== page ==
Celebrating the sellout: UAW sends negotiators on paid vacation at exclusive Miami resort
11 December 2015
On November 20, the UAW announced that the last of the three contracts between autoworkers and the Big Three automakers had passed at Ford. The deals mark a new milestone on the attack on autoworkers’ living standards: rarely has so much been taken from those who already had so little.
Under the terms of the contracts, workers will labor under conditions like those faced by their great grandfathers in the years before the strikes that built the UAW. The contracts expand the two-tier wage and benefit system, creating conditions for a permanent lowering of labor costs for automakers as they push out higher-paid workers. Health care benefits are subject to a massive overhaul, there is no cost-of-living-adjustment (COLA), the Alternative Work Schedule was retained, the corporations have the right to move production and cut jobs as they see fit, and retirees were given chump change. As one third-generation Ford worker told the WSWS Autoworker Newsletter, “I don’t ever remember things being this bad.”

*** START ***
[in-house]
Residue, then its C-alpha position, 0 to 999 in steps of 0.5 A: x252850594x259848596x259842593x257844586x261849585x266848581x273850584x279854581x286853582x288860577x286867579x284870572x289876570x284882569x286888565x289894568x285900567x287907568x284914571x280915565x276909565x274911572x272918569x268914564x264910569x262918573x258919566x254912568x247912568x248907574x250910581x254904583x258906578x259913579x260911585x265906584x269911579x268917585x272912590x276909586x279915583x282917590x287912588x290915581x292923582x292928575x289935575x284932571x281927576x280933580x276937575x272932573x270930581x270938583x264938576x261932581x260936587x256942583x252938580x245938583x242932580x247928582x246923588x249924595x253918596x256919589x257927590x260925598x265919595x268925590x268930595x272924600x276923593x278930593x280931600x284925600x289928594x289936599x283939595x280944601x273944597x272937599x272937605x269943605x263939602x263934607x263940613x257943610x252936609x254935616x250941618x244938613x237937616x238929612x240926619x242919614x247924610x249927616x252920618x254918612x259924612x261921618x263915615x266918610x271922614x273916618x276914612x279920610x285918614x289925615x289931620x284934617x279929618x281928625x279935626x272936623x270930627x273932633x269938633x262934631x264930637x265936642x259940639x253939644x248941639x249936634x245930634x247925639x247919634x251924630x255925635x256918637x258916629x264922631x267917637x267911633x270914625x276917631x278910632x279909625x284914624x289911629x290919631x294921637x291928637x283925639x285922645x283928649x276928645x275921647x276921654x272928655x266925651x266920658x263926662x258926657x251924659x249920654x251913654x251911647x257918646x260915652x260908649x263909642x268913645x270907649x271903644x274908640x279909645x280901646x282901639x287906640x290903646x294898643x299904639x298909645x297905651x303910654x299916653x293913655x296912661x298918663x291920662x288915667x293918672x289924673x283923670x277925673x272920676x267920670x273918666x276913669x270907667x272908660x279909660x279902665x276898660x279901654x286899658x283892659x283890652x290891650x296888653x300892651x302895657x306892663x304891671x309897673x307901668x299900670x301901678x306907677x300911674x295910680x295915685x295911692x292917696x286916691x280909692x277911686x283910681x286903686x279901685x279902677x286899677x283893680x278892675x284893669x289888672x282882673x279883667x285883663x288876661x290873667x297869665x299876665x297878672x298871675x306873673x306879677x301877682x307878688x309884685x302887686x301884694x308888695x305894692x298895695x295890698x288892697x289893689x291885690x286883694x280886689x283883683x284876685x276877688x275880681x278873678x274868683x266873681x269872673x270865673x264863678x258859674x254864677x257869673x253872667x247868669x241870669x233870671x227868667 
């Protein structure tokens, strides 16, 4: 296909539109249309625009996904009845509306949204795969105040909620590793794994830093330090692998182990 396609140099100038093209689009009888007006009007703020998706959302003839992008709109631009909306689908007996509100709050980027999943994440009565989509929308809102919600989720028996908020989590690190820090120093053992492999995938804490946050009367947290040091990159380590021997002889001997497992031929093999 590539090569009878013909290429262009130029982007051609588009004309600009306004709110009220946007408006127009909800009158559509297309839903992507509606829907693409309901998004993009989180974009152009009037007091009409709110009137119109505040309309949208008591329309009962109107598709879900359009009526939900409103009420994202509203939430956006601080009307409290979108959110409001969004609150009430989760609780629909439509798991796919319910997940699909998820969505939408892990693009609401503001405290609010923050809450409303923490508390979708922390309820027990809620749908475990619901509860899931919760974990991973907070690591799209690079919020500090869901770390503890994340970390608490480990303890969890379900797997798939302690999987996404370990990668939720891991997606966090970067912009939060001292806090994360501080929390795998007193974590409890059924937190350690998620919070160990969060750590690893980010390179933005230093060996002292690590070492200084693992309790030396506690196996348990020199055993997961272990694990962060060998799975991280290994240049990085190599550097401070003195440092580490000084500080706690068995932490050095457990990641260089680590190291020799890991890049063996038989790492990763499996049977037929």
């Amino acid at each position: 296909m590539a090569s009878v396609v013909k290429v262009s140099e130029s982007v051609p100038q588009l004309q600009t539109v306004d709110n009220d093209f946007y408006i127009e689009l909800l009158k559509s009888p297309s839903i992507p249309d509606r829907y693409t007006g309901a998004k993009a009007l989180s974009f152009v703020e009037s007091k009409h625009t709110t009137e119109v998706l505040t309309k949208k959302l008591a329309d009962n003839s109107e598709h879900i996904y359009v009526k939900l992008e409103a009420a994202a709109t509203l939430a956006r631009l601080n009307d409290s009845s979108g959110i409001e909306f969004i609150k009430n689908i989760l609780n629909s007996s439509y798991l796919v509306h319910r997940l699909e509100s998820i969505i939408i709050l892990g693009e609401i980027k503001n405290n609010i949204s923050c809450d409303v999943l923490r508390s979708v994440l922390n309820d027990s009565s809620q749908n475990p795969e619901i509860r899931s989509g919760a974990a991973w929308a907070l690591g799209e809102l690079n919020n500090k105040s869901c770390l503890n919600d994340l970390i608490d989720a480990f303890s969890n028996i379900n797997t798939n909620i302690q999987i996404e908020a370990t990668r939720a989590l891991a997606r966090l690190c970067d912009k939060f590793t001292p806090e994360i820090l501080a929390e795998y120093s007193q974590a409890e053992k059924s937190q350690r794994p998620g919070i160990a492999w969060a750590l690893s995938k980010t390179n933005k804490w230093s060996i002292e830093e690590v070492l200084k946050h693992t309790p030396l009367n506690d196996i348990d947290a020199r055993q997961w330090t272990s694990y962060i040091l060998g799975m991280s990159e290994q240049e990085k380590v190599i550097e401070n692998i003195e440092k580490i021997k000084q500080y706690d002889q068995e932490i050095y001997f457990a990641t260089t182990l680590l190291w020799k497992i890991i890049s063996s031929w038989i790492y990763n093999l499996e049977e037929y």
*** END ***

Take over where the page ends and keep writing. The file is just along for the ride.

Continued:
Things aren’t so bad for the UAW, which Ford CEO Mark Fields praised for working with the corporation “together as one team” to steal from the workers. No, the UAW couldn’t even wait 24 hours from the end of voting to secretly announce that it was rewarding its bargaining team with a weeklong, all-expenses-paid romp at the four-star, beachside Eden Roc Resort in South Beach, Miami.
According to a leaked memo circulated on Facebook and sent by workers to the Autoworker Newsletter, the UAW announced on November 21 that the paid vacation was held (from December 7 to December 11) under the auspices of a “staff training” for negotiators at the UAW’s National Ford Department.
“The hotel will direct bill UAW for room and tax ONLY,” the internal memo reads. “DO NOT INCLUDE ON YOUR EXPENSE REPORT.”